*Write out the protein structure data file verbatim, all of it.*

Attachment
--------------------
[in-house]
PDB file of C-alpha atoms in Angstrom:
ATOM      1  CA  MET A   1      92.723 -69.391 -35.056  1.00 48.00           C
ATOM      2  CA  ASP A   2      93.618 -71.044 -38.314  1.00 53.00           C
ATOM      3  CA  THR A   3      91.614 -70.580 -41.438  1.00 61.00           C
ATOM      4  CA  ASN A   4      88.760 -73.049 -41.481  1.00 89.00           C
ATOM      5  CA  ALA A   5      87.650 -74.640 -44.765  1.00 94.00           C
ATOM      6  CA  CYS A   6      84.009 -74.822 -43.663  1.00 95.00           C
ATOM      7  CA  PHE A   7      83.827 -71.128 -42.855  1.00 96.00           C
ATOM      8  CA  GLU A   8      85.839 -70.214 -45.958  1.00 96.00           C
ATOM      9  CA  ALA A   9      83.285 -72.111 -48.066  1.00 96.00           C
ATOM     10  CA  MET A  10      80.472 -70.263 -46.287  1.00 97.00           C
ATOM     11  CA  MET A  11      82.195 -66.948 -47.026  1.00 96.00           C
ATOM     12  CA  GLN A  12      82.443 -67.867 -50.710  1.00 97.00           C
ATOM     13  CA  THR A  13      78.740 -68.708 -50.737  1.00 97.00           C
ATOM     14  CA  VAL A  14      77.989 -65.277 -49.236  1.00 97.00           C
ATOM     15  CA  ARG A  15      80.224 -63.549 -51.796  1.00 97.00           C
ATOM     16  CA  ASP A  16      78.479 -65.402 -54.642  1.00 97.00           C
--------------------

[in-house]
PDB file of C-alpha atoms in Angstrom:
ATOM      1  CA  MET A   1      92.723 -69.391 -35.056  1.00 48.00           C
ATOM      2  CA  ASP A   2      93.618 -71.044 -38.314  1.00 53.00           C
ATOM      3  CA  THR A   3      91.614 -70.580 -41.438  1.00 61.00           C
ATOM      4  CA  ASN A   4      88.760 -73.049 -41.481  1.00 89.00           C
ATOM      5  CA  ALA A   5      87.650 -74.640 -44.765  1.00 94.00           C
ATOM      6  CA  CYS A   6      84.009 -74.822 -43.663  1.00 95.00           C
ATOM      7  CA  PHE A   7      83.827 -71.128 -42.855  1.00 96.00           C
ATOM      8  CA  GLU A   8      85.839 -70.214 -45.958  1.00 96.00           C
ATOM      9  CA  ALA A   9      83.285 -72.111 -48.066  1.00 96.00           C
ATOM     10  CA  MET A  10      80.472 -70.263 -46.287  1.00 97.00           C
ATOM     11  CA  MET A  11      82.195 -66.948 -47.026  1.00 96.00           C
ATOM     12  CA  GLN A  12      82.443 -67.867 -50.710  1.00 97.00           C
ATOM     13  CA  THR A  13      78.740 -68.708 -50.737  1.00 97.00           C
ATOM     14  CA  VAL A  14      77.989 -65.277 -49.236  1.00 97.00           C
ATOM     15  CA  ARG A  15      80.224 -63.549 -51.796  1.00 97.00           C
ATOM     16  CA  ASP A  16      78.479 -65.402 -54.642  1.00 97.00           C